For years, collegial relations between the faculty and the administration contributed to Quinnipiac University's prestige, helping it to a secure a place on U.S. News & World Report's list of the nation's best institutions of higher education. This past spring, Quinnipiac president John Lahey, exploiting a loophole in federal labor law, stripped professors of their right to bargain a contract and busted their union. Effectively declaring war on the university's professors, Lahey erased Quinnipiac's more than thirty-year history of negotiating with its faculty and recognizing professors' right to a democratic say in the decisions that shape their working lives.
Diminishing the status of a university's faculty cannot improve the status of the university. By denying professors their fundamental rights and provoking a bitter labor dispute, Lahey has jeopardized the collegial environment that has made Quinnipiac such a great place to work and to learn. But it doesn't have to be this way. Tell President Lahey to keep Quinnipiac great by abandoning his program of union-busting and by restoring the rights of the faculty.
CARBONDALE, IL With a two to one show of force, Graduate Assistants United-IEA/NEA of Southern Illinois University Carbondale wound up a year-and-a-half long organizing campaign on Wednesday with a strong vote to unionize. Over 400 graduate assistants took part in the vote with a final count of 248 for representation and 112 opposed. Dozens of challenged ballots insufficient to affect the outcome of the vote were also cast. The total voting unit was 982 GAs although GAs at SIUC have ranged from 1,200 to 1,600 per semester by recent counts provided by the university through Freedom of Information Act requests by GA United.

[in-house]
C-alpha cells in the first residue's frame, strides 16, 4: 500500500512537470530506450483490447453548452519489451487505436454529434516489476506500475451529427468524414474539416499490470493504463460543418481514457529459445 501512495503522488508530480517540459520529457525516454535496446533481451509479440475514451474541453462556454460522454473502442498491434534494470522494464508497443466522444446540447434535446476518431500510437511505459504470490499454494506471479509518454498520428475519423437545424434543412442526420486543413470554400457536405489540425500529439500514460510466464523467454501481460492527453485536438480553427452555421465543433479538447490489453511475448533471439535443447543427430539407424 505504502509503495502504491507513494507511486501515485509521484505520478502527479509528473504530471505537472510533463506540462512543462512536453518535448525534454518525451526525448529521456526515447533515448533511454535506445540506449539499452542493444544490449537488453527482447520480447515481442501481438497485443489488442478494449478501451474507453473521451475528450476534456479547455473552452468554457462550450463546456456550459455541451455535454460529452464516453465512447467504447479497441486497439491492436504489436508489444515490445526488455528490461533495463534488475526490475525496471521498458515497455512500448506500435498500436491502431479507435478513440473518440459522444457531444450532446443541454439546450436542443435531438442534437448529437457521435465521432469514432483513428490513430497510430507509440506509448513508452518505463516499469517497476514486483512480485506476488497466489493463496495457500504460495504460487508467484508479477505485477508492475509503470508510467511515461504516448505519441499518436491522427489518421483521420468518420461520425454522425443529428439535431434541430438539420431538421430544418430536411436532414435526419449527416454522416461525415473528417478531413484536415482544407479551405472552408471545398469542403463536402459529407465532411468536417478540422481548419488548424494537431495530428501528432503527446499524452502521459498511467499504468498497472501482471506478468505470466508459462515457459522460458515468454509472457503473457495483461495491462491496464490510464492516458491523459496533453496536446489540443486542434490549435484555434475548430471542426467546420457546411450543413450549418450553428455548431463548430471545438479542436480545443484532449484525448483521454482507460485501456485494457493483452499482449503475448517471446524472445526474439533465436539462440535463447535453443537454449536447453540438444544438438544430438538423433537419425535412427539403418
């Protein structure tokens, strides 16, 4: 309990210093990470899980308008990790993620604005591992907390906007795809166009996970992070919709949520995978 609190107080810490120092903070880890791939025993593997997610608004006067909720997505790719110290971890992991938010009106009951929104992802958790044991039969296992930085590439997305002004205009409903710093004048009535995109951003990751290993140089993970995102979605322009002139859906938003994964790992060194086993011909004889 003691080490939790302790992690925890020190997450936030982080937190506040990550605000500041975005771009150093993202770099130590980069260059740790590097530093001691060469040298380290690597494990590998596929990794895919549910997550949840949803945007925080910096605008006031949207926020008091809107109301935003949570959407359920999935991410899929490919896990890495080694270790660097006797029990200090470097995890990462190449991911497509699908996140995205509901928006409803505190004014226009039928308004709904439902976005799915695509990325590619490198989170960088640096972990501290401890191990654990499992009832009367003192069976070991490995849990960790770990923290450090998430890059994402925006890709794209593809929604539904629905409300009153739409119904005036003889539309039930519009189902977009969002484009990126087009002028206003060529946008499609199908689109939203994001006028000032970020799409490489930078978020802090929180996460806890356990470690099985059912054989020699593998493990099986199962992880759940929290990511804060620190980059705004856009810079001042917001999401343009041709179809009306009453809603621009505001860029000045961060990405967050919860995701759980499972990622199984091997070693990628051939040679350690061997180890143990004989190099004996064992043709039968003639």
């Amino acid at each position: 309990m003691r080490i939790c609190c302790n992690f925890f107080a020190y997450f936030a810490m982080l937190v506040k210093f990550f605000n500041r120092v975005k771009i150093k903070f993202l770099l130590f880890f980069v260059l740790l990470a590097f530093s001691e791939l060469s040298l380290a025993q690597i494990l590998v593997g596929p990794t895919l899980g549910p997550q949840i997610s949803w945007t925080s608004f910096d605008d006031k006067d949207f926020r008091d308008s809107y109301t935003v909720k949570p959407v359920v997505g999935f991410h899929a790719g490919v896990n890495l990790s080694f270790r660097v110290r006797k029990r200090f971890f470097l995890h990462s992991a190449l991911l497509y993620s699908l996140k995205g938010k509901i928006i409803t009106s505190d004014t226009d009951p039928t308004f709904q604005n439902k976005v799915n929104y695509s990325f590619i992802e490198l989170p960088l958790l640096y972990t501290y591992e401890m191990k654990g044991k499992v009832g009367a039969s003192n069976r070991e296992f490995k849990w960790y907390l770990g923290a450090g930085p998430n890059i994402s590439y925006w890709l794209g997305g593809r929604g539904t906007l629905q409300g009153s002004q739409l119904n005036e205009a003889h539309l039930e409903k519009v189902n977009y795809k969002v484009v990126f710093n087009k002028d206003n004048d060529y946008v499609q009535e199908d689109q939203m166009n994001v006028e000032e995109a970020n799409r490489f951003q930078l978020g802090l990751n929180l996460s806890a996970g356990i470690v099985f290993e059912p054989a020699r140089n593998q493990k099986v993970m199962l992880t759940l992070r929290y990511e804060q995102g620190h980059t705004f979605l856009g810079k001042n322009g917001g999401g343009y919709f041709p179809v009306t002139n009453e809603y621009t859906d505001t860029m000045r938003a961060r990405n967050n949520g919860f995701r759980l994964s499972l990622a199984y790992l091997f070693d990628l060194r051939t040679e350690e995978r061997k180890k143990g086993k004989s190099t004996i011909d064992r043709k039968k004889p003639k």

Political Science Teaching Assistant Marinus van Kuilenburg co-chairs GA United with Shelly McGrath, a Research Assistant in Sociology. Van Kuilenburg was pleased with the turnout and strong support the vote represents.
"This is a great victory for the many grad employees who make this place work. That is why this is good for SIUC," van Kuilenburg said.
Graduate employees at SIUC are hardworking, motivated and care greatly about the work they do in service to our students. With the security of a collective bargaining agreement and representation from the IEA/NEA, they will be able to do even more.
McGrath said individual contacts were made over the last several semesters with most of the eligible voters by a large core of union activists on campus and through phone banks. "Through this campaign we found that GAs are tired of onerous fee increases, stipends and basic benefits that lag behind peer institutions, and less than desirable working conditions for many. We organized to gain a voice and put to stop to the unilateral decisions that make a hard job even harder."
While many of SIUC's graduate employees serve the university in non-academic areas, this vote follows the organizing trend across Illinois and the nation by contingent academic labor, now the majority of those teaching undergraduate students at American colleges and universities.
"Now we are now ready to work with the SIUC administration and SIU Board to begin to solve problems to the mutual benefit of everyone at SIUC," van Kuilenburg said. "We won our seat at the table, but this is only the first step. Now it's time for us to sign up members and continue with work in progress to develop bargaining proposals. All GAs can easily find and complete an electronic bargaining survey at our website: http://www.gaunited.org. We look forward to sitting down together to create a first rate contract that makes things better for all of us. Now is when the real work begins."
The Illinois Education Association/NEA has represented nearly 700 SIUC tenure-line faculty since 1996 and more than 450 civil service professionals dating back to the 1970s. Exactly one year ago, Non-Tenure Track Faculty at the campus voted in their own IEA affiliated union local.
The Coalition of Graduate Employee Unions is a loose-knit coalition of labor unions in the USA and Canada that represents graduate students employed as teachers, researchers, and administrative staff.